While women’s participation in markets in the global south signifies several ethical tensions and social relations of inequality, there are several attempts by women to resist neoliberal capital. Chandrasekara (2009) outlines how Sri Lankan women resist forces of global finance by participating in traditional communities of finance and solidarity that create social wealth. Womens’ resistance against neoliberal capital takes complex turns as a range of factors inform such as spatial mobility, cultural and economic independence and access to resources inform the outcomes of resistance (Temudo, 2018). In Philippines, womens’ movements have taken militant turns to contest the globalisation of neoliberal capital and target the national state to ensure that the market based marginalisation of women is reversed (Lindio-McGovern, 2007). Womens’ movements have contended that neoliberal capital has led to a stratified political economy where the global south is subordinated to the interests of the elite in the global north, and women occupy the lowest rung of the hierarchy in the markets in the global south.

In the light of the marginalisation of women in markets in the global south, and womens’ resistance against marginalisation, contributions can explore a range of issues. Some indicative issues are provided below. These are by no means exhaustive, and contributors can make interventions that touch upon other issues that are central to the theme.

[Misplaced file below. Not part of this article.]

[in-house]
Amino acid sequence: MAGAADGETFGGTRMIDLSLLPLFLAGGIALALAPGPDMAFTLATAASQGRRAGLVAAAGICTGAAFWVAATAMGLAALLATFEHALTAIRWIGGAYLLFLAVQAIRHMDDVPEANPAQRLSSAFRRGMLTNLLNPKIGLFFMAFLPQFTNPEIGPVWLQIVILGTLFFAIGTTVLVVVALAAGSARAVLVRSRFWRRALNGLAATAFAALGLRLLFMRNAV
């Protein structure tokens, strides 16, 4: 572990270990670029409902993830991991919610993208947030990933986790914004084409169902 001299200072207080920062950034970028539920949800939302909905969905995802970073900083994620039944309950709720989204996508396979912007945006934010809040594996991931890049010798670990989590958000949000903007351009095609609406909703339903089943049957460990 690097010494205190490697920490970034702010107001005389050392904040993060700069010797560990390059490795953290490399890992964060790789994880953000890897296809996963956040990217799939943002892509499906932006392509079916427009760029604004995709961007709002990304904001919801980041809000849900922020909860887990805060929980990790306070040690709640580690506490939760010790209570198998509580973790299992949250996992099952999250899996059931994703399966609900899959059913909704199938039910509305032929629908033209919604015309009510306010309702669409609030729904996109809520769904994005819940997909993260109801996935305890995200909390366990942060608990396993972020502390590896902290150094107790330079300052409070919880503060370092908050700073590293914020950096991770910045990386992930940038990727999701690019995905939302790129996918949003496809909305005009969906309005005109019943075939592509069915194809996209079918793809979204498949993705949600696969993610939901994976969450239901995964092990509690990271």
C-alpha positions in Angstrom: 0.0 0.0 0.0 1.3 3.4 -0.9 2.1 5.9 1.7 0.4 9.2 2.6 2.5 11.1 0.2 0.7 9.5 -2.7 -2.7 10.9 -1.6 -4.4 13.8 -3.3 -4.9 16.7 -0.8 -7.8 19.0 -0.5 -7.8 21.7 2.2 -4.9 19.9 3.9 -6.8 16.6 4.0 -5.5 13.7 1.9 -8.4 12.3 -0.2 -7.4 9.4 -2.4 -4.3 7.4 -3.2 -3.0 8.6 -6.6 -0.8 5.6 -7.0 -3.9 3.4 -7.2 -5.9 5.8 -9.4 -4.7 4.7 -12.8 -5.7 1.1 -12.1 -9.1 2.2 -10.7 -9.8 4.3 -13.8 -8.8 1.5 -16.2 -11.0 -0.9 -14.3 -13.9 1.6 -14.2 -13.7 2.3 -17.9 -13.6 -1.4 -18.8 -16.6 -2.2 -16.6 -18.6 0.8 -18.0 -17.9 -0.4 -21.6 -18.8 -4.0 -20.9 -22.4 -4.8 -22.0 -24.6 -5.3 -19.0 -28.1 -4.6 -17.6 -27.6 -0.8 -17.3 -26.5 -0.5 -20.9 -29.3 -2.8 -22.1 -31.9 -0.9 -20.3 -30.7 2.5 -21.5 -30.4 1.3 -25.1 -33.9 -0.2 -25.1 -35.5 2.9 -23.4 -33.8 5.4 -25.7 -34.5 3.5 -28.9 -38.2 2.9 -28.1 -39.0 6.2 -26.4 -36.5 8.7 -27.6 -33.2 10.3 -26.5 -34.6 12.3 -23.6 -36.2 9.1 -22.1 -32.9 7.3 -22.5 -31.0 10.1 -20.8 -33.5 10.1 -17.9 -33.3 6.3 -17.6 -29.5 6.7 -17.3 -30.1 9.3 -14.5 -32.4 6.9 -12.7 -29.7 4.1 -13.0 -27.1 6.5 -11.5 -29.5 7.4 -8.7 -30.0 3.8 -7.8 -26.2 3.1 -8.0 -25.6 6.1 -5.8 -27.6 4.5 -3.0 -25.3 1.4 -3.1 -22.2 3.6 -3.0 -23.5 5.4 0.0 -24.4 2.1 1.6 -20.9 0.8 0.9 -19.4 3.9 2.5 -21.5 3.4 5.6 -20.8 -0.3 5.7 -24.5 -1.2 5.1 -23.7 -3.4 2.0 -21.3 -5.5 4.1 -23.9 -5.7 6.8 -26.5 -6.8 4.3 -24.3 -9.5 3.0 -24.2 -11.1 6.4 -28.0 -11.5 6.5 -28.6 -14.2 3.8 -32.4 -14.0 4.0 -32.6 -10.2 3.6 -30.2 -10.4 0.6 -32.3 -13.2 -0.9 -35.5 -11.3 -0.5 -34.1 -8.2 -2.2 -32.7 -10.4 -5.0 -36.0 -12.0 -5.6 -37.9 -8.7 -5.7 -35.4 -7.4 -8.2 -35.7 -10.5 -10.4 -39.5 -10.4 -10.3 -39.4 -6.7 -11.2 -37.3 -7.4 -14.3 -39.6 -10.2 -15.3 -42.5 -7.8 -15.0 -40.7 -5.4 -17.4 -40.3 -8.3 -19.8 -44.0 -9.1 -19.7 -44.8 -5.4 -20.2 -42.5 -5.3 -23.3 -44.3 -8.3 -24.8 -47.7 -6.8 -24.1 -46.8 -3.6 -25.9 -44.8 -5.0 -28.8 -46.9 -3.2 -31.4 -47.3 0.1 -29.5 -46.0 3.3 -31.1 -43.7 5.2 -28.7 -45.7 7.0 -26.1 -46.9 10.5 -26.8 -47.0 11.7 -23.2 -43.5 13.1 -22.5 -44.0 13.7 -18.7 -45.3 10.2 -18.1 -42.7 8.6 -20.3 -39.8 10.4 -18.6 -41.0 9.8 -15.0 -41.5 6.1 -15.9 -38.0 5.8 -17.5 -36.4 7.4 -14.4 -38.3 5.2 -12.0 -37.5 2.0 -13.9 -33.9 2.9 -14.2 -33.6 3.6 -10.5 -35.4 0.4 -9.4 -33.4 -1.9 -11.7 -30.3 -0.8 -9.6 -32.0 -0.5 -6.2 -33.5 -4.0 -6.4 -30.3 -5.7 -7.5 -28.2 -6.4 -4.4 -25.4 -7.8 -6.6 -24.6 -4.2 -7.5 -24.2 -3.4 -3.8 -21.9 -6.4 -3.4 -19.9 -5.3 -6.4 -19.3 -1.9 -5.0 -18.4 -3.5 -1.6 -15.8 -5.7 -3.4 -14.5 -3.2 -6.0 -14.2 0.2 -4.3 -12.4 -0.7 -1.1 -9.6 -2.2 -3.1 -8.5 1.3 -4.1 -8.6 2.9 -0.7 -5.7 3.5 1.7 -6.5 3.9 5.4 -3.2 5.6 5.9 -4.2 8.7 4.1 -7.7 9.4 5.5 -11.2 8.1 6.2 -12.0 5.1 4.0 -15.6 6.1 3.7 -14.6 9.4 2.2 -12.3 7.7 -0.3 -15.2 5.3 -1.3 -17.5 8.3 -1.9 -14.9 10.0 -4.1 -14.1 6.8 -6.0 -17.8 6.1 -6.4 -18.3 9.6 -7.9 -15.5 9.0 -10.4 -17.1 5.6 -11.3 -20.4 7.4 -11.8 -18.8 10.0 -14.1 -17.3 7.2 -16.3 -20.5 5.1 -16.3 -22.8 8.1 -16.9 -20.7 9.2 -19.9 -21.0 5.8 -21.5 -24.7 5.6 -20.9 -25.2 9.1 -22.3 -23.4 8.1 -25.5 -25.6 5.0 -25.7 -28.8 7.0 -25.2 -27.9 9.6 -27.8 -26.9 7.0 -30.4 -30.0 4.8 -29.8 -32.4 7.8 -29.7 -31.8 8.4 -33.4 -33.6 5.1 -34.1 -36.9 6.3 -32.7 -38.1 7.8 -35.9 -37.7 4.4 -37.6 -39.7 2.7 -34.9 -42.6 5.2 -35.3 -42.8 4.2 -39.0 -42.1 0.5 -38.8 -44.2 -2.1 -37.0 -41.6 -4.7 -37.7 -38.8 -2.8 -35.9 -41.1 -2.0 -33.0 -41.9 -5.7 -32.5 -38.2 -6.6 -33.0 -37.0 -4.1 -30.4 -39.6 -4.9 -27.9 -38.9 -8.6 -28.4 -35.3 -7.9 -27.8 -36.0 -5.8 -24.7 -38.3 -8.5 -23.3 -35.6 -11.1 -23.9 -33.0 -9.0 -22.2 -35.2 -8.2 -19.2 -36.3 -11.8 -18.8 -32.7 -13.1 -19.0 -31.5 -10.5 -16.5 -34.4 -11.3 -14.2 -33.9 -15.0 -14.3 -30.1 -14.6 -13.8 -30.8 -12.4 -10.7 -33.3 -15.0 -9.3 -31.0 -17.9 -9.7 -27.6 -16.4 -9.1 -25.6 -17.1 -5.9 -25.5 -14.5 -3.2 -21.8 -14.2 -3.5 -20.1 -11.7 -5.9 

1. How do intersections of caste, race, class and gender inform women’s participation in markets in the global south?

2. What are the different forms in which neoliberal capital transforms markets in gendered ways in the global south?

3. What are different marketplaces that have opened up with the advancement of technology that structure ethical and political tensions related to the incorporation of women’s bodies in these marketplaces?

4. How has neoliberal capital structured inequality for women in the context of markets in the global south?

5. How has the discourse of women’s empowerment been discursively co-opted by neoliberal equality to insert women in unequal ways in markets in the global south?

6. What are new organisational and institutional forms through which neoliberal capital incorporates women into markets in the global south?

7. How do women construct social relations of solidarity to resist neo-colonial forms of inequality that prevail in markets in the global south?